The Doak House Museum is offering two new educational opportunities for school children, one an on-site program and the other a way to bring the museum to the classroom.
“Family Ties: Life with Sarah and Sam Doak” is a new program offered at the museum on the Tusculum College campus that will focus on life for the Doak family in the 19th century. “Doak on the Road” is a travel trunk full of items related to the Doak family and life in the 19th century that can be checked out by teachers for week-long use in their classroom as an alternative to a field trip. Both programs are designed for students in kindergarten through fifth grade.
The “Family Ties” program will be offered to school groups any time during the academic year. Students will learn about domestic life, hospitality and the way that the Doak family produced almost all of the food and goods they consumed. The program will be presented at four individual stations by museum educators dressed in period costume.
One station will focus on the role of prominent community members such as Samuel Witherspoon Doak, the co-founder of the college, and his wife Sarah. Students will be encouraged to think about hospitality and how the Doaks were obliged to treat visitors, boarders and travelers as they explore the central hall, dining room and bedrooms of the home.
Another station will be centered in the kitchen where students will learn about food production in the 1800s and the time and effort that women put into providing meals for a large household. Students will have the opportunity to use all five senses in hands-on activities in the kitchen from grinding herbs to making butter from cream.
In a third station, students will be able to explore the five acres of the Doak House property. They will learn about the chores the children were expected to do in the garden and how the family used the spring house. As life was not all work and no play for the Doak children, students will also enjoy some 19th century games.
A fourth station will help children learn how even a well-off family like the Doaks wasted nothing and learn how cloth, tools, furniture and other household goods were made, repaired, reused and re-made. Students will have the opportunity to make their own unique quilt pattern greeting card to take home as a memento of their visit.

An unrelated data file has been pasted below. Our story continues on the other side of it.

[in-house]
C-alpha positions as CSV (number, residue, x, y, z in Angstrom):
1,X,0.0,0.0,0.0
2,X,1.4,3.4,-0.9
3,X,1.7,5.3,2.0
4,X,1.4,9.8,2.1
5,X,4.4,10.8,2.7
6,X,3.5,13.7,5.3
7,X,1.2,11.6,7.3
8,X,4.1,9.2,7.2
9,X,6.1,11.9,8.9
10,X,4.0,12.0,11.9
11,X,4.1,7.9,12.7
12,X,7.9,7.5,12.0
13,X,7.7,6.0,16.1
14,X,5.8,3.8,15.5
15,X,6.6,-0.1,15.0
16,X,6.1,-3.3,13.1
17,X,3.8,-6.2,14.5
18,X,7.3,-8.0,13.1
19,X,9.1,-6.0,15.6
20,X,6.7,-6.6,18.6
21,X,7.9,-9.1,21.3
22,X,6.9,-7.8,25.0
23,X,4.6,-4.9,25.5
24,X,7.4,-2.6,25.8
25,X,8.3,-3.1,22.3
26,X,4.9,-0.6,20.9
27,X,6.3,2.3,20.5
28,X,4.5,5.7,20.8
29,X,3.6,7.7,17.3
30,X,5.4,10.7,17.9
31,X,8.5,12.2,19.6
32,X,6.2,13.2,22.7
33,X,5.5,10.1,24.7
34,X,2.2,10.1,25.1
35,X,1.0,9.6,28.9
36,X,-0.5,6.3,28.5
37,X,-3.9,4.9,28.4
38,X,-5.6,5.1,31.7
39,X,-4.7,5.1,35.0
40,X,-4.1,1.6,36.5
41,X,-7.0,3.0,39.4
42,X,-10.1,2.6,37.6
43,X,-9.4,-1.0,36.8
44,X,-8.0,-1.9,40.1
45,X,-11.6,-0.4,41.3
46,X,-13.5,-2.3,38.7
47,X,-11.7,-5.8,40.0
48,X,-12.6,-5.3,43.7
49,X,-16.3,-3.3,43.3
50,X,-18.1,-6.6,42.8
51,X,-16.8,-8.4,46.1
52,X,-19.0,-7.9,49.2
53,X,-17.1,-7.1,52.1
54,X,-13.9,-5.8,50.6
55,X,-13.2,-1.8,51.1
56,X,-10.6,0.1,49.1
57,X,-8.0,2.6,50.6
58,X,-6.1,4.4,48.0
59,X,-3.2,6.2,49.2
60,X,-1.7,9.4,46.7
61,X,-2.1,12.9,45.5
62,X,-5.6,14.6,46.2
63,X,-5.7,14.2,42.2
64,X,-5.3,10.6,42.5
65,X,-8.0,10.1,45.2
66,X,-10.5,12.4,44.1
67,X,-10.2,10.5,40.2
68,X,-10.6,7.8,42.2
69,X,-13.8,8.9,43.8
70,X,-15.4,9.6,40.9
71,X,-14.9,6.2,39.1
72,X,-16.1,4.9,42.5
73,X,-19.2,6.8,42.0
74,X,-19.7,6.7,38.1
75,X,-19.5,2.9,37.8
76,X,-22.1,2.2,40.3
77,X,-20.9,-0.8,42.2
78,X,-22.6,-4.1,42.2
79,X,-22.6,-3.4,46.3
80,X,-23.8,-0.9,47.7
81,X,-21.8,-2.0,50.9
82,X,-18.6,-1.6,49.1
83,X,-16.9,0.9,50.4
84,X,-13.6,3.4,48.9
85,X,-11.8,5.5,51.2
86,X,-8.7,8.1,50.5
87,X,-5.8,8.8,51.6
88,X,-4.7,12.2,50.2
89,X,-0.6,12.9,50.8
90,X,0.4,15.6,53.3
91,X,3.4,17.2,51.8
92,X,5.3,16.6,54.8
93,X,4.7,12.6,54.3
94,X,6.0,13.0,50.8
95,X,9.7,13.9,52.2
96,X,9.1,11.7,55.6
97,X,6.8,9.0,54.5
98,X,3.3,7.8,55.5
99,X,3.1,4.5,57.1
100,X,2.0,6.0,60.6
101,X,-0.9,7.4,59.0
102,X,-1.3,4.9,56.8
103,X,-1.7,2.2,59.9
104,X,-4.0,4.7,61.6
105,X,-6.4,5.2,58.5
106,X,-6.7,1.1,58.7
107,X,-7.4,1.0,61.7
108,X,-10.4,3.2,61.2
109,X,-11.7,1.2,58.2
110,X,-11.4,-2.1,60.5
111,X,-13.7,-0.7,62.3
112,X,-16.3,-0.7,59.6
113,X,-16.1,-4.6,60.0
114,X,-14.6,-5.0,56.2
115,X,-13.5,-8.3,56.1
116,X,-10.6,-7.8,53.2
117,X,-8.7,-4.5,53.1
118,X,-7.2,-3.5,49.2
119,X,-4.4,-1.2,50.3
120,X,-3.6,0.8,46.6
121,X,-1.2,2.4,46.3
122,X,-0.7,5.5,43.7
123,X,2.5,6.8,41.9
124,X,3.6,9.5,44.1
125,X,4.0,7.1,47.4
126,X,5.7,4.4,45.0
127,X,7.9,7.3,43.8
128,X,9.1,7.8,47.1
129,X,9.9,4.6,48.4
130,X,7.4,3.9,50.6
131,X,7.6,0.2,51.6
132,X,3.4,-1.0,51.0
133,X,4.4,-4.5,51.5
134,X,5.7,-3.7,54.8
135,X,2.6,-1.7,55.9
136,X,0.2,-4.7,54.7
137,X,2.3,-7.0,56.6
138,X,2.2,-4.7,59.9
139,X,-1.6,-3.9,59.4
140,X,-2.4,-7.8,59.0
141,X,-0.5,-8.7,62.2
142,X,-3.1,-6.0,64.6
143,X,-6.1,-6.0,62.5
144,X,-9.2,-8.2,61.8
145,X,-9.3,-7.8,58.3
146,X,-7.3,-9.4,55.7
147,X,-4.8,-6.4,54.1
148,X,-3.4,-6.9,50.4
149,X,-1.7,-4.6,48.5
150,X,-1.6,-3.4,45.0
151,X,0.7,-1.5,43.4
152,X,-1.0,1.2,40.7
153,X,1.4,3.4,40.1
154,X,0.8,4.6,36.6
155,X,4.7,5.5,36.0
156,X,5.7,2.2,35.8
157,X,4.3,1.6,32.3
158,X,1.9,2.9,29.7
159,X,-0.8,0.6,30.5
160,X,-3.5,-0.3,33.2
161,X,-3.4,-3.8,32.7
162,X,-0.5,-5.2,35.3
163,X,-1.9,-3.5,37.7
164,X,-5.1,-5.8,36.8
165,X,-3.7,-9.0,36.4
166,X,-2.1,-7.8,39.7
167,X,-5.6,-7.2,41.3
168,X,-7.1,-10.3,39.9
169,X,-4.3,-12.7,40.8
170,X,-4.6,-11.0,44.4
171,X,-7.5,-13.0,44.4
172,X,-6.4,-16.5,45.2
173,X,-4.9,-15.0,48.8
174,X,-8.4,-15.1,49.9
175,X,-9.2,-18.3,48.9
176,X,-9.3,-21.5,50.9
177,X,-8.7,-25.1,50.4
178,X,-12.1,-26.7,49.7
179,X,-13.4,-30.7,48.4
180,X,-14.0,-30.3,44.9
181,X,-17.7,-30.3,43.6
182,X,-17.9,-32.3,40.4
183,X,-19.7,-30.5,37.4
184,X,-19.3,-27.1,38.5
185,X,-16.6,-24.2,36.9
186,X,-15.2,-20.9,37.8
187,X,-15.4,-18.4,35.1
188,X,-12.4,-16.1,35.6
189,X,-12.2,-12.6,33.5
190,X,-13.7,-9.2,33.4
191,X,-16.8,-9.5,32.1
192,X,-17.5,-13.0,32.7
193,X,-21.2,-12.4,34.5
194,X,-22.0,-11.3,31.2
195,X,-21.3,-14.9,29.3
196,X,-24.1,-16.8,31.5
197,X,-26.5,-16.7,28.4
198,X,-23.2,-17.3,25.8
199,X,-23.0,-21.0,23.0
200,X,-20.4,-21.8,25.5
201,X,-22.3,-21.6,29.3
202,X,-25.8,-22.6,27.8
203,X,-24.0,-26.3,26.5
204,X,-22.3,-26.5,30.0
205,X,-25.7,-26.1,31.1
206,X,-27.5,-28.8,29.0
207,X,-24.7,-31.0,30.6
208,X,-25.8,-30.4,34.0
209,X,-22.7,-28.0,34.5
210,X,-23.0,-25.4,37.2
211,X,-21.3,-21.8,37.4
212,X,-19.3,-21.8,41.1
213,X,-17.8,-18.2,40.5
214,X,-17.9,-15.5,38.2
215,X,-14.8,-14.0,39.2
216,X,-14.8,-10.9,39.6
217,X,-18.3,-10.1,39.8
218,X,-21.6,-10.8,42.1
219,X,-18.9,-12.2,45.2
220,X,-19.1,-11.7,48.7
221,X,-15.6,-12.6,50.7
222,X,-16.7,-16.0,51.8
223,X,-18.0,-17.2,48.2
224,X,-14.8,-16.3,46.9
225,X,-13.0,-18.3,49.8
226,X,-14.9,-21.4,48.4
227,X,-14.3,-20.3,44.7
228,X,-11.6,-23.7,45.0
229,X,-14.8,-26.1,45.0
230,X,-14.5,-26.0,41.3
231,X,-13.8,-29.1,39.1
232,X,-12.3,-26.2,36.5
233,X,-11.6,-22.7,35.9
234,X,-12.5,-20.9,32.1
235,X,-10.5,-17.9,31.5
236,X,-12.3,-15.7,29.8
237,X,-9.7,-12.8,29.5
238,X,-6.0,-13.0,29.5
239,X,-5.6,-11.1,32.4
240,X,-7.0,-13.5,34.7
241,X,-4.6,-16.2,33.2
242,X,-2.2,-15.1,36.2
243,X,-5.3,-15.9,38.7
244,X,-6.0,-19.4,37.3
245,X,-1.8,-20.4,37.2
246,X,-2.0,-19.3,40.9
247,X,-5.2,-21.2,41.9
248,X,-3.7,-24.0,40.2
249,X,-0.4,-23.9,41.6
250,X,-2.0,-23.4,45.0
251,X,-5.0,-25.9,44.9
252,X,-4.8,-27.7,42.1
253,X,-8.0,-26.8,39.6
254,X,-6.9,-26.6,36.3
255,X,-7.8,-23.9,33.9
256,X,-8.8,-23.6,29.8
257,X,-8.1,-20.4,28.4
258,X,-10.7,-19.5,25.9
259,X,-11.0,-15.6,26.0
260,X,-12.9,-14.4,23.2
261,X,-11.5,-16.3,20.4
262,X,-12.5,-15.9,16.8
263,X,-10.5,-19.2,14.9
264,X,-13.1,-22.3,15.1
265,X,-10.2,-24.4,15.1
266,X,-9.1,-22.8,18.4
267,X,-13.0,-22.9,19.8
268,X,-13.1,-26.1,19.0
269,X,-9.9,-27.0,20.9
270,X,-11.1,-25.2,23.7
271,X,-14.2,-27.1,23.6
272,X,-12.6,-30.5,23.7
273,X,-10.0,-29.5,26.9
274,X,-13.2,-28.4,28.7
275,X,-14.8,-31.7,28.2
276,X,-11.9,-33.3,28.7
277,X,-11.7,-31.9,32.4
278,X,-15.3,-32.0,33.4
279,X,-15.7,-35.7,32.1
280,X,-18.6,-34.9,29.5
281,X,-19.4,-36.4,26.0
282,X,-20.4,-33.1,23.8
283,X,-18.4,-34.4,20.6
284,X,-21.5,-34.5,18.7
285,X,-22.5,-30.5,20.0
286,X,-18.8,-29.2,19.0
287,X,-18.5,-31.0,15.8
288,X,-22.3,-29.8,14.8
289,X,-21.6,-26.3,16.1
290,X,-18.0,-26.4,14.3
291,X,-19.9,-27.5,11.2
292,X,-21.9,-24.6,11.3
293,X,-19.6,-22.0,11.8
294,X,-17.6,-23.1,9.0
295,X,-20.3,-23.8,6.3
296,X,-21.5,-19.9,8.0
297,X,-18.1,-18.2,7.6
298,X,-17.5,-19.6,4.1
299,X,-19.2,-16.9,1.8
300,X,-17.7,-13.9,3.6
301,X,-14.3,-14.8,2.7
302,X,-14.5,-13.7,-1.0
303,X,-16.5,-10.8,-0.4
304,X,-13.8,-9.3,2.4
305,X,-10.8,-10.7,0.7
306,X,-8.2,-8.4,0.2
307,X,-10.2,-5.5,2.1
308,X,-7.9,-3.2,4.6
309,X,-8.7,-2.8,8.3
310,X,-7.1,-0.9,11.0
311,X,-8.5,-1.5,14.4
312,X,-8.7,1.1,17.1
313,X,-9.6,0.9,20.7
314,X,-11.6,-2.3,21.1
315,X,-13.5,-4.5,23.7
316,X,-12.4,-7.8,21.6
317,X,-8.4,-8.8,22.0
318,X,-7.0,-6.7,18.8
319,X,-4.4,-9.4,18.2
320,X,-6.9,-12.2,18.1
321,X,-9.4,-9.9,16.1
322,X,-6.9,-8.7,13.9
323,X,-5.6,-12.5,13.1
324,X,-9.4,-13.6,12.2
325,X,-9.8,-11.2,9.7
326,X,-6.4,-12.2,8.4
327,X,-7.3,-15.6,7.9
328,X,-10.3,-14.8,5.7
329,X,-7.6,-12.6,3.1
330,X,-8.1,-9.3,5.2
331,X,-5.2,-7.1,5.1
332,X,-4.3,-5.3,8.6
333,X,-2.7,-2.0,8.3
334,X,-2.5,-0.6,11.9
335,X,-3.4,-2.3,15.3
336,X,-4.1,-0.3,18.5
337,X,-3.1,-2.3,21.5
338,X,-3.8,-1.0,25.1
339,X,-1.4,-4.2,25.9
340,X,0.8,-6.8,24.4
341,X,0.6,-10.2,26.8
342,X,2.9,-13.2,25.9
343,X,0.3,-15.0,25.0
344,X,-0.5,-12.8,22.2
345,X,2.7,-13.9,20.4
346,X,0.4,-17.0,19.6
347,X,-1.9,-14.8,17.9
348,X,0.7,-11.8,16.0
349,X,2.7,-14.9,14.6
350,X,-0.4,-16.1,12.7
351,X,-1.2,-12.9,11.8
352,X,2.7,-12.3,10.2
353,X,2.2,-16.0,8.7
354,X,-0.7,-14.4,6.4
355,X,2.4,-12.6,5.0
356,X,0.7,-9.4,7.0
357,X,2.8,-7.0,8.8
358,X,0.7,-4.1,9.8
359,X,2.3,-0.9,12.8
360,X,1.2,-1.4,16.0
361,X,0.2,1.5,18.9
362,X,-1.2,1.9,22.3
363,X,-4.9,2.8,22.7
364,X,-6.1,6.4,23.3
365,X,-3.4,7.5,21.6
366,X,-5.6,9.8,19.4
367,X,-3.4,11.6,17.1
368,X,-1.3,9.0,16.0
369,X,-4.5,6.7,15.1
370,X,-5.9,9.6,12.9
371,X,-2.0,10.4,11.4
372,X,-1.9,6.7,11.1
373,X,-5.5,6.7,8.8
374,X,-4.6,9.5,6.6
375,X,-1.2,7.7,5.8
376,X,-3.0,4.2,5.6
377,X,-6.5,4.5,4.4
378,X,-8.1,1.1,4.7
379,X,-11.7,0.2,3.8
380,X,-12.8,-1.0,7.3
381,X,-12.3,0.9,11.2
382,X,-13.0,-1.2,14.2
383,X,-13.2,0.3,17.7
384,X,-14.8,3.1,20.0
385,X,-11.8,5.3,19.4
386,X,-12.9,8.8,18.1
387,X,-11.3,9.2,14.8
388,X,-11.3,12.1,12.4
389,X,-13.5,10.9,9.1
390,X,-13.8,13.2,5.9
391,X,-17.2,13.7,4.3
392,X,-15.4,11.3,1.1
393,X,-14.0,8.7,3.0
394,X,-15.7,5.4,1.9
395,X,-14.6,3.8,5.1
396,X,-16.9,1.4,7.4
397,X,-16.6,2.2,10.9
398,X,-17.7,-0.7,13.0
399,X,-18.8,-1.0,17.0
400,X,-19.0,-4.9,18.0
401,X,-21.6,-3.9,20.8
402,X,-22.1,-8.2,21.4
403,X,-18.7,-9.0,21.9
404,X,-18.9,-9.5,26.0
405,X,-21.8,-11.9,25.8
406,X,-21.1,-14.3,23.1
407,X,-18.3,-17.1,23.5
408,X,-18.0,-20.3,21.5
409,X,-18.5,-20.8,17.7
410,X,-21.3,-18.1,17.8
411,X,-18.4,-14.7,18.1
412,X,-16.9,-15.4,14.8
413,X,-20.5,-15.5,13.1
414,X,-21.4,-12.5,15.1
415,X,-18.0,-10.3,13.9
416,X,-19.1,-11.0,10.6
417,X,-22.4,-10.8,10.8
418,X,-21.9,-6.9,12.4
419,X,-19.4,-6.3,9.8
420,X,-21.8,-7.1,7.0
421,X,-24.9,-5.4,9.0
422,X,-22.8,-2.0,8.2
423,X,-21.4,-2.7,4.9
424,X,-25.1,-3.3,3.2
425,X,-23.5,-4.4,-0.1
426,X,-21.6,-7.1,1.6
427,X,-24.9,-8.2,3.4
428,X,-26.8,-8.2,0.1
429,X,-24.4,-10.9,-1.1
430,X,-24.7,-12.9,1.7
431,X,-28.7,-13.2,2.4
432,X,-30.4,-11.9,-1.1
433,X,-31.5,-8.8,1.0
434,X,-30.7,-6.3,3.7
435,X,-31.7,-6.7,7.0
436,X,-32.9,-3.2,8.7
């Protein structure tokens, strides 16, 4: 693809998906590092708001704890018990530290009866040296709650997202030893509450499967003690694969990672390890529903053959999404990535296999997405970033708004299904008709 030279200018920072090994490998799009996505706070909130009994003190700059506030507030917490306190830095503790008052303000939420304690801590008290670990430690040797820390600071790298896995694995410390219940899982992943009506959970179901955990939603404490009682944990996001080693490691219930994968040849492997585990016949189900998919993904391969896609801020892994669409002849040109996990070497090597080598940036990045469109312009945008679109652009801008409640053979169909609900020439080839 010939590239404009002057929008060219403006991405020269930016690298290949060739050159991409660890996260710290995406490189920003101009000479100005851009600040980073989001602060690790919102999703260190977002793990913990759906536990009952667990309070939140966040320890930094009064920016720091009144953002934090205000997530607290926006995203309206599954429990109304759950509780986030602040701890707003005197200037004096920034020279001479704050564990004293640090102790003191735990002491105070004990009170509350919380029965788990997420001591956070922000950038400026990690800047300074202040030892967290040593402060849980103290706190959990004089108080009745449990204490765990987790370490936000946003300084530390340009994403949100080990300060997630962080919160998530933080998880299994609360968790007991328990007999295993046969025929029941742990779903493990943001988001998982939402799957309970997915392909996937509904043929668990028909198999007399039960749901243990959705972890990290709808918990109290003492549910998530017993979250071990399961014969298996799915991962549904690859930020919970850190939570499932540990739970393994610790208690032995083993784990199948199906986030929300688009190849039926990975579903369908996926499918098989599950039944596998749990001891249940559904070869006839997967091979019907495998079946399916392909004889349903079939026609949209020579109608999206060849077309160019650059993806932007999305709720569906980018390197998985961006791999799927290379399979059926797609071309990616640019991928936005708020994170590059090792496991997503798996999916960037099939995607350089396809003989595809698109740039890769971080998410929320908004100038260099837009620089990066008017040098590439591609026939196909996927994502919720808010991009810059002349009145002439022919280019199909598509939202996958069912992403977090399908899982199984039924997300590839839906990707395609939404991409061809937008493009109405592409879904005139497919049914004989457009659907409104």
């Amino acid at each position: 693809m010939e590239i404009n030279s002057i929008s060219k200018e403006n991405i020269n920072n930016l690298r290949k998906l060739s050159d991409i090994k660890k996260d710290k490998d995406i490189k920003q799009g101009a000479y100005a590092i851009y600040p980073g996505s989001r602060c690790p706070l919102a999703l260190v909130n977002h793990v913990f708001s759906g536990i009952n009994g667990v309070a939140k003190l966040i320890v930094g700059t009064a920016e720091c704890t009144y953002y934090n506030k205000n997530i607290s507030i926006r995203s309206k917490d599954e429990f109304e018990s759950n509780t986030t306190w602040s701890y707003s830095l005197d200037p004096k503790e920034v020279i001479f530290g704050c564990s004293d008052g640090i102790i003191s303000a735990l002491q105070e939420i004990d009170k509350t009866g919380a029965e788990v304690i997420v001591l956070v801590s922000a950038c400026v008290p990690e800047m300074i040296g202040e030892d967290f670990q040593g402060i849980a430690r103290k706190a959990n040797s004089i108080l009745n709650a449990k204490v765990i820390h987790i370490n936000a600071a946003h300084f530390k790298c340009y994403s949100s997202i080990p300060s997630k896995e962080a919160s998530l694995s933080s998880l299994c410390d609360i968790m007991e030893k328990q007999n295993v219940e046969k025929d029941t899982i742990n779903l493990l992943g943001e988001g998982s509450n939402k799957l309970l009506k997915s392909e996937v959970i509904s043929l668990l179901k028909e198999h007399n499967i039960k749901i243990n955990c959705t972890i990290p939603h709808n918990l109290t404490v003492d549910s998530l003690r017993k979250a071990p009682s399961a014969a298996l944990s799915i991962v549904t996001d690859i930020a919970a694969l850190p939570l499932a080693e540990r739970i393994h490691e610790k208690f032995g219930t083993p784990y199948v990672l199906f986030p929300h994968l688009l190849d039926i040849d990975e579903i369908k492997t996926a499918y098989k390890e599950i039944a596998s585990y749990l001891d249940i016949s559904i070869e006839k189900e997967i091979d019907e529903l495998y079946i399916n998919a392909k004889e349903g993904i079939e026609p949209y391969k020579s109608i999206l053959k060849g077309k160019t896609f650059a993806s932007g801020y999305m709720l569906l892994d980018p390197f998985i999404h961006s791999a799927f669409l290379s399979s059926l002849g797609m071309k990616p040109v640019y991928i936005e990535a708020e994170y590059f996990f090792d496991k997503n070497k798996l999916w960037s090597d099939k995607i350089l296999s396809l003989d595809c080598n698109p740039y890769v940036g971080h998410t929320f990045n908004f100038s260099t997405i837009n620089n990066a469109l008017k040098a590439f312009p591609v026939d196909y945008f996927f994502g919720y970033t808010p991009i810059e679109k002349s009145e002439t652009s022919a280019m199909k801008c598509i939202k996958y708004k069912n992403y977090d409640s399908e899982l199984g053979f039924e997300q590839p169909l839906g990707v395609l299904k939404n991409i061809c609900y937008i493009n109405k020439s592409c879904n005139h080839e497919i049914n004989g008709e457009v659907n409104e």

The fee for the new program is $5 per students and $2.50 for parents with no charge for teachers, aides and bus drivers.
The Doak House Museum Travel Trunk is designed to be rented for a week-long stay in a classroom or brought to a school by a Doak House educator. An outreach program, the trunk is intended to provide an affordable alternative to field trips. When teachers rent the trunk, Doak House educators will provide comprehensive information to help teachers make the most of the program. During the week-long rental period, the trunk may be used in as many classrooms as the school staff wishes. The trunk is filled with a variety of hands-on materials, hand-outs and creative lessons that highlight the historic interpretation at the Doak House Museum.
Using materials inside the trunk, students will have the opportunity to learn how to make walnut and/or berry ink, write with a quill pen, play with 9th century toys and how to make bricks. The trunk will also help students learn about 19th century education grounded in civic virtue, discover how education differed for boys and girls in the 19th century and appreciate the Doak family’s contributions to the local area.
The travel trunk rental is $50 for one-week classroom rental and $75 for an on-site program led by a staff member of the Doak House Museum (additional mileage charge may apply for schools outside Greene County). The first five teachers who book the trunk will receive a 10 percent discount.
The Doak House Museum is one of two on campus administered by the college’s Department of Museum Program and Studies. The museum is the 19th century home of the Rev. Samuel Witherspoon Doak, co-founder of Tusculum College, and hosts thousands of school children from the region for a variety of educational programs related to the 19th century.
The Museums also administer the President Andrew Johnson Museum and Library, which houses a special collection of items relating to the 17th president, the college’s archives, special themed exhibits and volumes from the institution’s original library. The museums are also two of the 10 structures on the Tusculum campus on the National Register of Historic Places. The museum department also offers one of the few undergraduate degree programs in museum studies in the country.